German power for 2014 gained the most in almost two year as European emission permits climbed after German Chancellor Angela Merkel backed plans to cut clean-energy subsidies, potentially boosting demand for carbon.
The electricity contract, a European benchmark, increased as much as 2.6 percent, its largest gain since March 2011, according to broker data compiled by Bloomberg. Its French equivalent rose 1.7 percent. European Union emission allowances for December climbed 25 percent on the ICE Futures Europe exchange in London. That’s the biggest increase since Dec. 20, 2011, broker data on Bloomberg show.
German 2014 baseload power, for delivery around the clock, gained 1.05 euros to 41.45 euros ($56.81) a megawatt-hour. The French contract rose 75 cents to 44.50 euros. European emission permits for delivery in December jumped as much as 93 cents to 4.35 euros a metric ton, and were at 4.27 euros at 4:59 p.m. on London’s ICE Futures Europe exchange. Emission prices influence electricity production costs.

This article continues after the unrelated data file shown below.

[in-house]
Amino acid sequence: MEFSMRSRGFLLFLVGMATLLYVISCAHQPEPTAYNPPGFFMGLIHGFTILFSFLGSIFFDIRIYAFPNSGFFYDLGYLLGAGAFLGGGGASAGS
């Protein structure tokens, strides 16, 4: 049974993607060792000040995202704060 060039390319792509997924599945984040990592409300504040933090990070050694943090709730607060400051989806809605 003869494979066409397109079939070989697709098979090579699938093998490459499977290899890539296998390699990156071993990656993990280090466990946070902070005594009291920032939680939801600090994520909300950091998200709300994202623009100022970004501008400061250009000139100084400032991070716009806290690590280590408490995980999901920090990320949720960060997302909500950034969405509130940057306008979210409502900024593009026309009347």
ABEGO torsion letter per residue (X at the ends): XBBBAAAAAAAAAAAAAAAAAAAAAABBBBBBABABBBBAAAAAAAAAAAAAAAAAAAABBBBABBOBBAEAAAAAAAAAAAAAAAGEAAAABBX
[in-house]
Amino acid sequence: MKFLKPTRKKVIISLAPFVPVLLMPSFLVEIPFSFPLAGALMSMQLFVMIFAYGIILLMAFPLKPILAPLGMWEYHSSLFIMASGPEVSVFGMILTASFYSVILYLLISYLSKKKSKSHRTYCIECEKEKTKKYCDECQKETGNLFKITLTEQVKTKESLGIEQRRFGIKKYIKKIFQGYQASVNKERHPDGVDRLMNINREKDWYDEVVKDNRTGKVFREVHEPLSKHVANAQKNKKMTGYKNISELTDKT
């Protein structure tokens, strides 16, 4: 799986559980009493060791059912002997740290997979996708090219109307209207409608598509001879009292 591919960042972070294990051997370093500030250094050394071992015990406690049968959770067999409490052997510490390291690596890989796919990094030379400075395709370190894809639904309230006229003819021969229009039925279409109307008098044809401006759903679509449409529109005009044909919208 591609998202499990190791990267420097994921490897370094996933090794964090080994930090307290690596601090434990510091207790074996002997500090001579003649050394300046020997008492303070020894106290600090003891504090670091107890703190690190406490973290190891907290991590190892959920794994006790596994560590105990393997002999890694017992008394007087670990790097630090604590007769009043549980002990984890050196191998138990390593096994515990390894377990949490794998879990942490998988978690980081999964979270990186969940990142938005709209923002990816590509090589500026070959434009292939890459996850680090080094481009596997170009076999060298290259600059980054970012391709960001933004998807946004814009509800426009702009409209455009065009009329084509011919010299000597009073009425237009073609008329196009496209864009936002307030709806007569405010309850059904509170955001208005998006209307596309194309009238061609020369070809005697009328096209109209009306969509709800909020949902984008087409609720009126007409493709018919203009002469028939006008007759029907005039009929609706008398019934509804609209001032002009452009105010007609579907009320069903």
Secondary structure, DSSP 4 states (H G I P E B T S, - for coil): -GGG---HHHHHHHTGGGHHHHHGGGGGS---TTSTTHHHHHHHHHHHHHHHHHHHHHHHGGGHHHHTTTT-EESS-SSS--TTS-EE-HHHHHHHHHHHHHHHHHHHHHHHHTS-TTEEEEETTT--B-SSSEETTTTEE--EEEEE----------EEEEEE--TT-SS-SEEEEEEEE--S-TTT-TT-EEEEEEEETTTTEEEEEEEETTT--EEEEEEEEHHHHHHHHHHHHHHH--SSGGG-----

Available generation capacity in Germany is set to rise to 64,000 megawatts on Feb. 4 from 62,000 megawatts today, according to data on the European Energy Exchange AG website. In France, nuclear output is set to climb to 58,000 megawatts on Feb. 6 from 57,500 megawatts tomorrow, data from Reseau de Transport d’Electricite show.
Electricite de France restarted its 910-megawatt Blayais-4, its 1,335-megawatt St. Alban-2 and the 910-megawatt Bugey-3 reactors today, according to RTE. The 1,300-megawatt Cattenom-2 unit is offline for a “short” maintenance, EDF said on its website.
RWE AG will restart its 608-megawatt Gersteinwerk K2 coal plant in Germany on Feb. 3, the company said on its website.